4. Make the sorbet: Freeze the mixture in an ice cream maker according to the manufacturer’s instructions. Pack into a chilled container, cover tightly and freeze, preferably for several hours, before serving. Remove from the freezer about 10 minutes before serving to make the scooping easier.

Adapted from “The Seasonal Jewish Kitchen,” by Amelia Saltsman.

PASSION FRUIT-POPPY SEED MUFFINS

These muffins are meant to be eaten for breakfast and are, therefore, pretty lean. The glaze on them makes them richer and imparts a powerful passion fruit taste, so if you want a more subtle flavor, omit the extra two tablespoons of passion fruit juice, the powdered sugar and the extra teaspoon of poppy seeds, and instead sprinkle some extra granulated sugar over each muffin cup before baking to get a crunchy top.

By Ben Mims

Cook time: 45 minutes.

  • 1¾ pounds ripe passion fruit (12 to 14)
  • 2½ cups all-purpose flour
  • 1 tablespoon baking powder
  • 1 teaspoon kosher salt, plus more
  • 1 cup granulated sugar, plus more for sprinkling
  • 3/4 cup vegetable oil
  • 2 tablespoons plus 1 teaspoon poppy seeds
  • 3 large eggs
  • 1½ cups sifted powdered sugar

1. Heat the oven to 375 degrees. Line a 12-cup muffin tin with paper liners (or spray the cups with nonstick baking spray). Split each passion fruit and scoop out its pulp with a spoon and into a medium-mesh strainer set over a medium bowl. Stir the seeds and pulp with the spoon again and again until only the seeds remain and all the pulp is in the bowl (be sure to scrape the bottom of the strainer as well). Pour the pulp into a liquid measuring cup to reach 3/4 cup, then pour 2 tablespoons of the remaining pulp into a small bowl. If you have any pulp left over after this, pour it into a plastic bag and freeze it for another use, such as mixing into cocktails or eating on yogurt and granola.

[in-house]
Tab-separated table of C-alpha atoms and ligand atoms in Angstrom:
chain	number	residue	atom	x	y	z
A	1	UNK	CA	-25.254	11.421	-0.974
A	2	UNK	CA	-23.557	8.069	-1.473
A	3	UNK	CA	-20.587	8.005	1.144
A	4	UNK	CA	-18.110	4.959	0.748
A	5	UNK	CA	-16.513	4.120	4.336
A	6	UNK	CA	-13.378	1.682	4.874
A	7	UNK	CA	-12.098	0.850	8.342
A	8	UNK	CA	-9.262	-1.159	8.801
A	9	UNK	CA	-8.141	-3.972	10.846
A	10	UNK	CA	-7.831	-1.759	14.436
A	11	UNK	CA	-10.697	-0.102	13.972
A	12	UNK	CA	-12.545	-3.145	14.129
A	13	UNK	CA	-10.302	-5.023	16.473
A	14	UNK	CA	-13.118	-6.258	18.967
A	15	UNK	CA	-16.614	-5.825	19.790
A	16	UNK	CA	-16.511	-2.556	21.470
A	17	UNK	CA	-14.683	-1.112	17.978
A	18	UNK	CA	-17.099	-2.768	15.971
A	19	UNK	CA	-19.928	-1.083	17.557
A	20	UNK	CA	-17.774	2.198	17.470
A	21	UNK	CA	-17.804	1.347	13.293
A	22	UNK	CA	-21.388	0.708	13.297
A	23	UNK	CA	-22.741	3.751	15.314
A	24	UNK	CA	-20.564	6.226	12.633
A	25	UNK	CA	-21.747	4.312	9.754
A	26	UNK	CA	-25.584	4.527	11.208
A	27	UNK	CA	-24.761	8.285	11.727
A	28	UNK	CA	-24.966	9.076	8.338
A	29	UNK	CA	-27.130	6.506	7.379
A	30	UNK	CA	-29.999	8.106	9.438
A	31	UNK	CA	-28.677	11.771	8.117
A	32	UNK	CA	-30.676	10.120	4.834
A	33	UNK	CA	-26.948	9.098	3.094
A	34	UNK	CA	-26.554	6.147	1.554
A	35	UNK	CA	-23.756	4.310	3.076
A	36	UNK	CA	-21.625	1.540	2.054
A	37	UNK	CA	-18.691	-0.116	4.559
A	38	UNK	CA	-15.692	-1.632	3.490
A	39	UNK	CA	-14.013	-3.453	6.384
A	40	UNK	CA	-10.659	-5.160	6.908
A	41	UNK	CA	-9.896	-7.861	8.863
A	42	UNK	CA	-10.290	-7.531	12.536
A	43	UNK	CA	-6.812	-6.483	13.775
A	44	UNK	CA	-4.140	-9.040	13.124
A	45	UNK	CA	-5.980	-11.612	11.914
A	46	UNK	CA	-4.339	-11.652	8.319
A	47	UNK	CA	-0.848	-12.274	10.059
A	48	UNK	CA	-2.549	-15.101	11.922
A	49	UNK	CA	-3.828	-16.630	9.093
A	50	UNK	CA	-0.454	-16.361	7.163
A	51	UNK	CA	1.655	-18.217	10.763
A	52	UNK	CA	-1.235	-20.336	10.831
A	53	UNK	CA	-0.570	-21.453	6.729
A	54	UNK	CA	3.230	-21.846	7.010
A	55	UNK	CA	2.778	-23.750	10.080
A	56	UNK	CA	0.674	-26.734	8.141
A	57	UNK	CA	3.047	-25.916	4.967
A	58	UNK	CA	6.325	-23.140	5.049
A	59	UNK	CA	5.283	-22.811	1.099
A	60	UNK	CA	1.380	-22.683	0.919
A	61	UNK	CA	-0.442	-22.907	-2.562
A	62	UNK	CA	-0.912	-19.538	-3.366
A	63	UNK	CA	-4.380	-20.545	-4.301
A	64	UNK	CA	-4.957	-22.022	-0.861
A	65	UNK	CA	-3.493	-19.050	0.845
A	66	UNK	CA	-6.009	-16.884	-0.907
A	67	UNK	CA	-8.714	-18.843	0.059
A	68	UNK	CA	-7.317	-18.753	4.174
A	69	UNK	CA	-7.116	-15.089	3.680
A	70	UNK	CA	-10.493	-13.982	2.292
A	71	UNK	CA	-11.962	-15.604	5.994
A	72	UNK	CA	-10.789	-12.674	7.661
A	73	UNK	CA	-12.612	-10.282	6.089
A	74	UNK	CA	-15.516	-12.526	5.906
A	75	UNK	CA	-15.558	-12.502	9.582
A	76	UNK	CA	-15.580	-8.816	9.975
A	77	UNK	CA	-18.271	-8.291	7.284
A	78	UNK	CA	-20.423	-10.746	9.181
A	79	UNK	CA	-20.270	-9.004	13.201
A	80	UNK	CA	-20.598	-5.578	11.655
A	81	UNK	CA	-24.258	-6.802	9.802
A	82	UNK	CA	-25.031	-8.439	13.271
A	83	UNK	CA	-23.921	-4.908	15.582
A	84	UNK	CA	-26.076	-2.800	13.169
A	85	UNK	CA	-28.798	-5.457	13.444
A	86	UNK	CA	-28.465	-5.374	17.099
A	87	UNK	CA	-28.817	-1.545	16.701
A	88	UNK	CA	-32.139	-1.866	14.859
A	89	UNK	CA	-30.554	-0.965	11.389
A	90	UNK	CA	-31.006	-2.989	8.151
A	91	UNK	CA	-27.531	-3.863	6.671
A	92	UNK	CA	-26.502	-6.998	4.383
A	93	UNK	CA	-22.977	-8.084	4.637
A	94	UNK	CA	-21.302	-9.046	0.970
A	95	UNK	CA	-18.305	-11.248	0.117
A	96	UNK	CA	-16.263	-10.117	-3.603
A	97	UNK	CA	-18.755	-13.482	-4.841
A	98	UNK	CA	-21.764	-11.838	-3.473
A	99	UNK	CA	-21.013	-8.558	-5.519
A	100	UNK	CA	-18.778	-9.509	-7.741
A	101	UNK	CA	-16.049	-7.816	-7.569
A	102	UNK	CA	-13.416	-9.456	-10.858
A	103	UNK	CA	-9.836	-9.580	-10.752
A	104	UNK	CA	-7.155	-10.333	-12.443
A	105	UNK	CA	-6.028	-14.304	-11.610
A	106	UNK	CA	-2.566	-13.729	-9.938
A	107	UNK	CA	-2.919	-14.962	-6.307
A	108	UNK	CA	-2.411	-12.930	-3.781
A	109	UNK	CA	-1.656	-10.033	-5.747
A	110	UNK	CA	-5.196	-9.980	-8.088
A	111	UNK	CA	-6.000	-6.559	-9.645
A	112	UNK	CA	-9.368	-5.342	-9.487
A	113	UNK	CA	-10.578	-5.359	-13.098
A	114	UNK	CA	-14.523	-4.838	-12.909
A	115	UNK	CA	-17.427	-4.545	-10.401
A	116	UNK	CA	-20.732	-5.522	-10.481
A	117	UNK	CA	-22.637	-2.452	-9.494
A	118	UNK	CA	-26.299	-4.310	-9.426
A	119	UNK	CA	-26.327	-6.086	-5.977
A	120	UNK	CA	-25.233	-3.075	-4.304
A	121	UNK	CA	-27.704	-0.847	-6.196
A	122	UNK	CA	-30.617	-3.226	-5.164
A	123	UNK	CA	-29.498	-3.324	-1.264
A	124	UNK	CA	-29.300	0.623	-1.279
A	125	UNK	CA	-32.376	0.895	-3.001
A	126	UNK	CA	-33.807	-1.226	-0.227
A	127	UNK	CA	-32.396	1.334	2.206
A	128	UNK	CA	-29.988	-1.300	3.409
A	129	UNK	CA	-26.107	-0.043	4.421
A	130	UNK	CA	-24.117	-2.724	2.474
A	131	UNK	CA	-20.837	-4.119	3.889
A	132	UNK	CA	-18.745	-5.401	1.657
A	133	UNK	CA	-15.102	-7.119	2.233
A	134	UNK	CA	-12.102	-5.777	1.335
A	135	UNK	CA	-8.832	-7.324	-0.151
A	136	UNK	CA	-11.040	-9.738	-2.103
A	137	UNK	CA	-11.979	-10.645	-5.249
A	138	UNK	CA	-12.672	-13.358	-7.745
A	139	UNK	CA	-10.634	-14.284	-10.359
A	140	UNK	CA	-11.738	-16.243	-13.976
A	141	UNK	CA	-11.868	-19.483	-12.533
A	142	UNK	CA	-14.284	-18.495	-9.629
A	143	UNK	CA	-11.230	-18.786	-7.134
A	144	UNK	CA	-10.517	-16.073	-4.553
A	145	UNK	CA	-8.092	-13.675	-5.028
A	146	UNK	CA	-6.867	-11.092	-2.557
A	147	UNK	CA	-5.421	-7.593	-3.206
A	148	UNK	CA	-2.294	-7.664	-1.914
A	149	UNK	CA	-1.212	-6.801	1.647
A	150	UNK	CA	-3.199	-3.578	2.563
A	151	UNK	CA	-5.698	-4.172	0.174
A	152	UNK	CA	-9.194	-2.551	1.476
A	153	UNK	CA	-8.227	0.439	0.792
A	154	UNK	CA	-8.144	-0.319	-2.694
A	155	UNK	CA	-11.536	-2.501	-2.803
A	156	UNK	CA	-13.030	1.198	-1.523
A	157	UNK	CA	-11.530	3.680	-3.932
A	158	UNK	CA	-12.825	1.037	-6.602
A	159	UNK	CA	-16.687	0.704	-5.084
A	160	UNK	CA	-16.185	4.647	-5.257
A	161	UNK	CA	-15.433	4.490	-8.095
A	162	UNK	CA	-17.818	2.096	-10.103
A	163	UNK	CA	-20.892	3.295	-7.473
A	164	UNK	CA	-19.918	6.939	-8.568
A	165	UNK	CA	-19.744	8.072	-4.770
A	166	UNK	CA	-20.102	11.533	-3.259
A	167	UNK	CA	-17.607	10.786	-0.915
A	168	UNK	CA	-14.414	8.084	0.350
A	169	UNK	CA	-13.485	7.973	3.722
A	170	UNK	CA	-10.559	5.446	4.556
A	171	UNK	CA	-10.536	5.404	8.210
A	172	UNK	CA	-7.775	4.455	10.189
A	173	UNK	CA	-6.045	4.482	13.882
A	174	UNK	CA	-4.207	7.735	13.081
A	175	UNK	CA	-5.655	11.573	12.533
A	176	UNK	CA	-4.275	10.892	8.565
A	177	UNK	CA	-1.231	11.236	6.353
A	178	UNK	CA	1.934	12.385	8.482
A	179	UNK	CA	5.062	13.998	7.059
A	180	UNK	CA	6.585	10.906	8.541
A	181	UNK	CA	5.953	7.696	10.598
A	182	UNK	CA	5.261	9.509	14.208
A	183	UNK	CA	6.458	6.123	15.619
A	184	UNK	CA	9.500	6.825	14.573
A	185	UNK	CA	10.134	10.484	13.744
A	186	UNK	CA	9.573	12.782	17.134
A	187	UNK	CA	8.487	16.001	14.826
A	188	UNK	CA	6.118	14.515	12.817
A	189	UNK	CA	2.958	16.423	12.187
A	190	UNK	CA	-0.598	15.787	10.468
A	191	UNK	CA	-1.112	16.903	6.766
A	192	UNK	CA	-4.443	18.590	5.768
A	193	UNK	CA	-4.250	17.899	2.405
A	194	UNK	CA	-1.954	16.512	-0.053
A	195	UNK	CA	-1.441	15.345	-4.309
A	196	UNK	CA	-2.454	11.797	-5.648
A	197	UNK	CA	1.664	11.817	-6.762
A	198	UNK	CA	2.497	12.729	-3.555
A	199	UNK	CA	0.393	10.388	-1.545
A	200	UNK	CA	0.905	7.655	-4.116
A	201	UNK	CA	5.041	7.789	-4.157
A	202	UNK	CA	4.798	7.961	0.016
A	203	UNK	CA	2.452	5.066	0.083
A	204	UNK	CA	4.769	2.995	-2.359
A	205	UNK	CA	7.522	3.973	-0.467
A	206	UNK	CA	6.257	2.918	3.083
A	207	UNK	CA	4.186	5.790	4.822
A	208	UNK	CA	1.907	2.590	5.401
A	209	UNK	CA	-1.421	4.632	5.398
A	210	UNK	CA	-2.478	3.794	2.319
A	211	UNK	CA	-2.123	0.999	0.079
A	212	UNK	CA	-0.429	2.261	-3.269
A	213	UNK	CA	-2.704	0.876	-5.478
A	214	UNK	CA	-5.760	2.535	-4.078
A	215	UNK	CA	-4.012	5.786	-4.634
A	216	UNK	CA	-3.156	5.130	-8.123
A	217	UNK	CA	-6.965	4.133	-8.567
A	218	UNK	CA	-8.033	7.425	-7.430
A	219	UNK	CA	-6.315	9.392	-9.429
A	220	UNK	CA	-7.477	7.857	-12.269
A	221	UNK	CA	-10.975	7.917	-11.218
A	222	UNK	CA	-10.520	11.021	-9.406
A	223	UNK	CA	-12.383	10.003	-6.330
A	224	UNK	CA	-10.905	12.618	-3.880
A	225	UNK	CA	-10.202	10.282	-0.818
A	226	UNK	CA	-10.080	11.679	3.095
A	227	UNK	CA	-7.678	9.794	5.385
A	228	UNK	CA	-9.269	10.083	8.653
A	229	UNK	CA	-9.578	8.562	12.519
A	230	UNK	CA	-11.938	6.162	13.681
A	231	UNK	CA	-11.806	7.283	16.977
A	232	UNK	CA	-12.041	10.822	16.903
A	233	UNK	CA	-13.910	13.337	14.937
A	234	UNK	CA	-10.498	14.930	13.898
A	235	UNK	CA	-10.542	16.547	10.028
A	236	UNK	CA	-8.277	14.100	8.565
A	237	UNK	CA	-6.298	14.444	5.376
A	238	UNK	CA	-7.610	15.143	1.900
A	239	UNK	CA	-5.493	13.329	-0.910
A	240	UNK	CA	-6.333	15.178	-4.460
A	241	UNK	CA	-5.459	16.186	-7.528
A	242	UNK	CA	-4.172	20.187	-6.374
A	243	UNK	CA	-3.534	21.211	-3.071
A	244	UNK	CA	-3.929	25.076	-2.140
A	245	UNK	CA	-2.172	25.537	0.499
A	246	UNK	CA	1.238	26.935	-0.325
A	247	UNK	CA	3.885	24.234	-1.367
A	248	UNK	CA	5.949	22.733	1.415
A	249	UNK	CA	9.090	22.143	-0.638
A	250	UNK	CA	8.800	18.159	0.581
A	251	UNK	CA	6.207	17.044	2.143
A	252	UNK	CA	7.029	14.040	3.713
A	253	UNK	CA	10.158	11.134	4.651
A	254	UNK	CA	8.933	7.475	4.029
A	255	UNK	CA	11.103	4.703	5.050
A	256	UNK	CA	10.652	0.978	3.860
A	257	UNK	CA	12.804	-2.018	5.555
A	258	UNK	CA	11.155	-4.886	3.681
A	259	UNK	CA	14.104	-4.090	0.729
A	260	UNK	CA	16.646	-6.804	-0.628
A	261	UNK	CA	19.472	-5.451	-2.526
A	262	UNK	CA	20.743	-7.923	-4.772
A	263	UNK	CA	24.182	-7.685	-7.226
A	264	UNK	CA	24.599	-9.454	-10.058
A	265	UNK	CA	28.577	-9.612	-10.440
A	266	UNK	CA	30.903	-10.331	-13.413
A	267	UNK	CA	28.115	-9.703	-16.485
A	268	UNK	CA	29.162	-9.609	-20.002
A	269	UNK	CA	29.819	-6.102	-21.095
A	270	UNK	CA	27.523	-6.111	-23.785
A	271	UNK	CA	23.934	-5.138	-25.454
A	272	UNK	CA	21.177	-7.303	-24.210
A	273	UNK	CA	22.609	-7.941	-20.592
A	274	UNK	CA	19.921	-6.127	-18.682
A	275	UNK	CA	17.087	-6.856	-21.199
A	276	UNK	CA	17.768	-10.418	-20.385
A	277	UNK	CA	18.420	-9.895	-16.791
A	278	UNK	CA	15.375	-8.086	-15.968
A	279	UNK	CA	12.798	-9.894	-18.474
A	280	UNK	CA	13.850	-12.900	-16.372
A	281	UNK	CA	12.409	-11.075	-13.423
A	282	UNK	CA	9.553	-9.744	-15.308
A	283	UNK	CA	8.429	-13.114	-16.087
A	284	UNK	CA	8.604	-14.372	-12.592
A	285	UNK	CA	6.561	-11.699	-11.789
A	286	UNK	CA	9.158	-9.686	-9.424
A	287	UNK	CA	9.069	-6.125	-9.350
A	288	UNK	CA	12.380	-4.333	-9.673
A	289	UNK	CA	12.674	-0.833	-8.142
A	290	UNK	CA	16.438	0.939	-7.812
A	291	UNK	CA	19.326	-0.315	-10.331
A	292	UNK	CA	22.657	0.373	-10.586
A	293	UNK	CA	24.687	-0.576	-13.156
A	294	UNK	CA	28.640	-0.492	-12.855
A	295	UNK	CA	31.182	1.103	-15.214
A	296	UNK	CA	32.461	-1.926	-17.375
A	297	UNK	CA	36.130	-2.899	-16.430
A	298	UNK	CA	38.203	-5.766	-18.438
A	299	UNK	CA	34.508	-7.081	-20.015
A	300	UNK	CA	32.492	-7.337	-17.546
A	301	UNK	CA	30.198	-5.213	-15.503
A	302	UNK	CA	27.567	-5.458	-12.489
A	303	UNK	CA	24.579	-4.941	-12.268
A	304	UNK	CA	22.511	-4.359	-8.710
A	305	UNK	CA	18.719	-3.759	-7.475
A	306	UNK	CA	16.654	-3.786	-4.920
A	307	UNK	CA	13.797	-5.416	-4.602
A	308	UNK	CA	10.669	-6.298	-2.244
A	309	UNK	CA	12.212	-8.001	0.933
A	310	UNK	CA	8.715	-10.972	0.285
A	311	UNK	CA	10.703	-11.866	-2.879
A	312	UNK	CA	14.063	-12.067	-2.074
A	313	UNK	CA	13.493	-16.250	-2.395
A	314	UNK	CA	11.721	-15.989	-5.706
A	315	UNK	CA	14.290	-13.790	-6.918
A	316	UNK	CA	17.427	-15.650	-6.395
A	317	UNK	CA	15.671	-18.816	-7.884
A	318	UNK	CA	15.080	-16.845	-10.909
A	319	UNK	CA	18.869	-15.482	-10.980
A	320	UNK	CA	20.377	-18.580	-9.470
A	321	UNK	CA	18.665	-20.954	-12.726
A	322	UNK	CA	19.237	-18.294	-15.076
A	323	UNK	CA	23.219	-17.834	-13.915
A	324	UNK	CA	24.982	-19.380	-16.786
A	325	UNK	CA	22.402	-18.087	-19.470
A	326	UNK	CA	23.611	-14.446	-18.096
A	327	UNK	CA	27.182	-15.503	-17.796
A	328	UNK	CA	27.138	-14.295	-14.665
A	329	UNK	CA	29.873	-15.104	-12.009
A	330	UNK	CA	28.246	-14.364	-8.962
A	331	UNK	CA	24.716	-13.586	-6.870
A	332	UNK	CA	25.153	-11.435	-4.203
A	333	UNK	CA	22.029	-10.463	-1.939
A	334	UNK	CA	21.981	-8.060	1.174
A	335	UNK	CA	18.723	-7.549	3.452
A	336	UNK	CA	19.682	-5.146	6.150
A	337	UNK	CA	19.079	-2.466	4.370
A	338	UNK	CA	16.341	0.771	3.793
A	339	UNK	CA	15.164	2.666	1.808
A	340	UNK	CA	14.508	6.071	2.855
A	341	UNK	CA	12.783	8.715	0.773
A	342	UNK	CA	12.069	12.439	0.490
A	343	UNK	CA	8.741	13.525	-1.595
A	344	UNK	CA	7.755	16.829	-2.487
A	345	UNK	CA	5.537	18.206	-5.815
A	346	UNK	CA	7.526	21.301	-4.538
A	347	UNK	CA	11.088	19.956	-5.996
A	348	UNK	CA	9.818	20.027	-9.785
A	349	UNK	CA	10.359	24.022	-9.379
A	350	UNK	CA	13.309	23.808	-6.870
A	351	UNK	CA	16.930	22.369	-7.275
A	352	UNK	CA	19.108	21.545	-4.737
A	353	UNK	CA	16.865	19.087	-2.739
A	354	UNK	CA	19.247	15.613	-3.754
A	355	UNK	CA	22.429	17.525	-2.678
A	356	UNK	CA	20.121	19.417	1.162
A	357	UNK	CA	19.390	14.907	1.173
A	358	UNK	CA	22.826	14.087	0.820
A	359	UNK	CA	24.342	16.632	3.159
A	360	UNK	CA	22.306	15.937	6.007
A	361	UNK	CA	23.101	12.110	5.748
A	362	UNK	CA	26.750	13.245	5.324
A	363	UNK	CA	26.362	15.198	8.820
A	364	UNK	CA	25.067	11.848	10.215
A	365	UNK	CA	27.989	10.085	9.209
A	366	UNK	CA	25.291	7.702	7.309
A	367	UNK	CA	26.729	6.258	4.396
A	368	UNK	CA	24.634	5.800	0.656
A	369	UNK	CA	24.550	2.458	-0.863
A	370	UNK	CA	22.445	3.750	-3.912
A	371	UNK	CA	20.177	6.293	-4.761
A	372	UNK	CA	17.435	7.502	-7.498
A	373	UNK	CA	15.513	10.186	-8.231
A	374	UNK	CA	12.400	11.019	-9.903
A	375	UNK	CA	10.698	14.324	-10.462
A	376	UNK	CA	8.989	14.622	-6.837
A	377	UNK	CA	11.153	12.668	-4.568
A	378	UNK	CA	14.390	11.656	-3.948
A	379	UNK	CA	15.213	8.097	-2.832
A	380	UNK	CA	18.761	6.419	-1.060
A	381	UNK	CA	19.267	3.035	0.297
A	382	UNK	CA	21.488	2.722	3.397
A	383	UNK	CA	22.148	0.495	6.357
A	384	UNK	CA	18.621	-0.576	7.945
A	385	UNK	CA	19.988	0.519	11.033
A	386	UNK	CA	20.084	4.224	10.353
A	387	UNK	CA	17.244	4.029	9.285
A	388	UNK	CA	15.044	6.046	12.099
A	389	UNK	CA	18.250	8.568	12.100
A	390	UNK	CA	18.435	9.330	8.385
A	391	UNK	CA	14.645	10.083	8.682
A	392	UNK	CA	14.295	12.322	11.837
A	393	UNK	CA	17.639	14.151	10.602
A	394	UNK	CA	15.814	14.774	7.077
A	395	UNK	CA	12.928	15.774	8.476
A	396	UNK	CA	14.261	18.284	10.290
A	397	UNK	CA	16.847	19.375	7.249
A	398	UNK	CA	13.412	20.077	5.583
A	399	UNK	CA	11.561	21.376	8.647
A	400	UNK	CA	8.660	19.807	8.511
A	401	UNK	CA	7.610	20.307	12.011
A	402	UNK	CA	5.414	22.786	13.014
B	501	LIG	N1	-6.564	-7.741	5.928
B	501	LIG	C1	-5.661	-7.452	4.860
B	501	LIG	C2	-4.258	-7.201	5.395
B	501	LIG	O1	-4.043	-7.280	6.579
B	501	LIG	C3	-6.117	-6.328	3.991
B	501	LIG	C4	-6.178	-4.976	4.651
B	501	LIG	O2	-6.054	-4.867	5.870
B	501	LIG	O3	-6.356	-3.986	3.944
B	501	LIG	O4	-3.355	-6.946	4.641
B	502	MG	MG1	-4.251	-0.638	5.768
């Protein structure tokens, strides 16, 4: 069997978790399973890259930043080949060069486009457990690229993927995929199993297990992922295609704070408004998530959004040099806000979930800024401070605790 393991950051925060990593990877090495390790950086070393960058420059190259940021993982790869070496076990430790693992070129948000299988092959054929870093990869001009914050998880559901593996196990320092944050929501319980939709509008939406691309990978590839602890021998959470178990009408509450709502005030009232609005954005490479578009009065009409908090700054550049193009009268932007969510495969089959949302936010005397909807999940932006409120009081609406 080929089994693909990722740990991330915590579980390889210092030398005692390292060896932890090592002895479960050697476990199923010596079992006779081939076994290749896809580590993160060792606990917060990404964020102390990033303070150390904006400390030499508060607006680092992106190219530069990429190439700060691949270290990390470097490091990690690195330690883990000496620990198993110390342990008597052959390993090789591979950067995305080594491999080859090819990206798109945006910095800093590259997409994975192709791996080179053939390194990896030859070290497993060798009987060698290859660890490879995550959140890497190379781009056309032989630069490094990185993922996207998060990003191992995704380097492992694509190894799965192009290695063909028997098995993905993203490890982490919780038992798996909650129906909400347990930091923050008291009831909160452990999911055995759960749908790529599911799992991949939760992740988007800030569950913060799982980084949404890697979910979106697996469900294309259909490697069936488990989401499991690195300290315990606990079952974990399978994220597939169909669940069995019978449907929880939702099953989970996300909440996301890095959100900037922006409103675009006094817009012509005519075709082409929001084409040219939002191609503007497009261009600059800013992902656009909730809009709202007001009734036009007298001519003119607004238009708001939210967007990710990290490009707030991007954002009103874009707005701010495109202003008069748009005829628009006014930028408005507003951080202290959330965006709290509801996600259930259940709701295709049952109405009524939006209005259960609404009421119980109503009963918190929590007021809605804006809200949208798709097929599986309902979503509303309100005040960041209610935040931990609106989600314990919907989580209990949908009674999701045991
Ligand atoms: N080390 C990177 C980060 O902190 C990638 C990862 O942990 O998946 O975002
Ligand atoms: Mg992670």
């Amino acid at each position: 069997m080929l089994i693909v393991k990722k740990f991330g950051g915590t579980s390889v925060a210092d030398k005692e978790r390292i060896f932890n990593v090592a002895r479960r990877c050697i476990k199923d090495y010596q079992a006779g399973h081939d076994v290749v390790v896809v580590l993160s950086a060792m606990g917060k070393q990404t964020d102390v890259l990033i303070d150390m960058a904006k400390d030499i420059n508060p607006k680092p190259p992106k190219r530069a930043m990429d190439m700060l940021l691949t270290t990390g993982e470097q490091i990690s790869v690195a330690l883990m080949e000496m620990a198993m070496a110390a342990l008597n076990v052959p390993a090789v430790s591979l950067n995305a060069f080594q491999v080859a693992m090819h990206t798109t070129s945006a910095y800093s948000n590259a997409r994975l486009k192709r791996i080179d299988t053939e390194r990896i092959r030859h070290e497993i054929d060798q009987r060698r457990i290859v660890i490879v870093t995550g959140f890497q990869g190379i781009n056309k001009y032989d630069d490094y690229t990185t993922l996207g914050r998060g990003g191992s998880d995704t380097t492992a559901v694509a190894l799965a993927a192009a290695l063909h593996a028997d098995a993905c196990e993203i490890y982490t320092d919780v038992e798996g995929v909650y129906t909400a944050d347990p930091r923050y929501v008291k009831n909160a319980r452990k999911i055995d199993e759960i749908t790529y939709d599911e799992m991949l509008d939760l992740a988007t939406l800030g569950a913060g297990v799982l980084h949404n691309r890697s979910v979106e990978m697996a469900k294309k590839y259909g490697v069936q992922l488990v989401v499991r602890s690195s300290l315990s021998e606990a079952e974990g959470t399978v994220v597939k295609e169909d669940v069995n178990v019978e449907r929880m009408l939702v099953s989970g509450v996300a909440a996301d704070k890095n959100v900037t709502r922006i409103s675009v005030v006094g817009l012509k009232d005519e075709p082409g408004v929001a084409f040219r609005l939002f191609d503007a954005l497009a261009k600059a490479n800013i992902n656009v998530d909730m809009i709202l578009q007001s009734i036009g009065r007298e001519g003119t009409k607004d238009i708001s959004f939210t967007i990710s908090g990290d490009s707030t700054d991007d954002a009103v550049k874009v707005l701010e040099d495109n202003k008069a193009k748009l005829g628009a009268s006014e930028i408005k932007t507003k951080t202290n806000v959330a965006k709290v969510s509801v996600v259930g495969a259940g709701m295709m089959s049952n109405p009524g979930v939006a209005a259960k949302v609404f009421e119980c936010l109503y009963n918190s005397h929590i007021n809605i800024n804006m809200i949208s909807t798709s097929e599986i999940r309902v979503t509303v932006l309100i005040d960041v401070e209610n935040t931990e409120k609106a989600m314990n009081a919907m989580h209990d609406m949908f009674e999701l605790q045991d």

2. In a large bowl, whisk together the flour, baking powder, and salt. In a medium bowl, whisk together the sugar, oil, poppy seeds, eggs, and 3/4 cup passion fruit pulp. Pour the liquid ingredients over the dry ingredients, and stir until just combined.

3. Divide the batter evenly among the prepared muffin cups. Bake until light golden brown at the edges and a toothpick inserted in the center of each muffin comes out clean, 22 to 24 minutes. Transfer the muffins to a wire rack and let cool completely.

4. In the small bowl with the remaining 2 tablespoons passion fruit juice, stir in the powdered sugar and remaining 1 teaspoon poppy seeds with a pinch of salt until they form a smooth glaze. Dip the tops of the muffins in the glaze and arrange right side up on the rack to allow the glaze to set before serving. Store any uneaten muffins in an airtight container for up to 3 days.

BATIDA DE MARACUJA

A popular cachaça cocktail, the batida is an iced drink flavored with pureed fruit, often sweet passion fruit, along with coconut milk, condensed milk or other ingredients. It has all the sublime tropical appeal of a piña colada but with a fresher taste.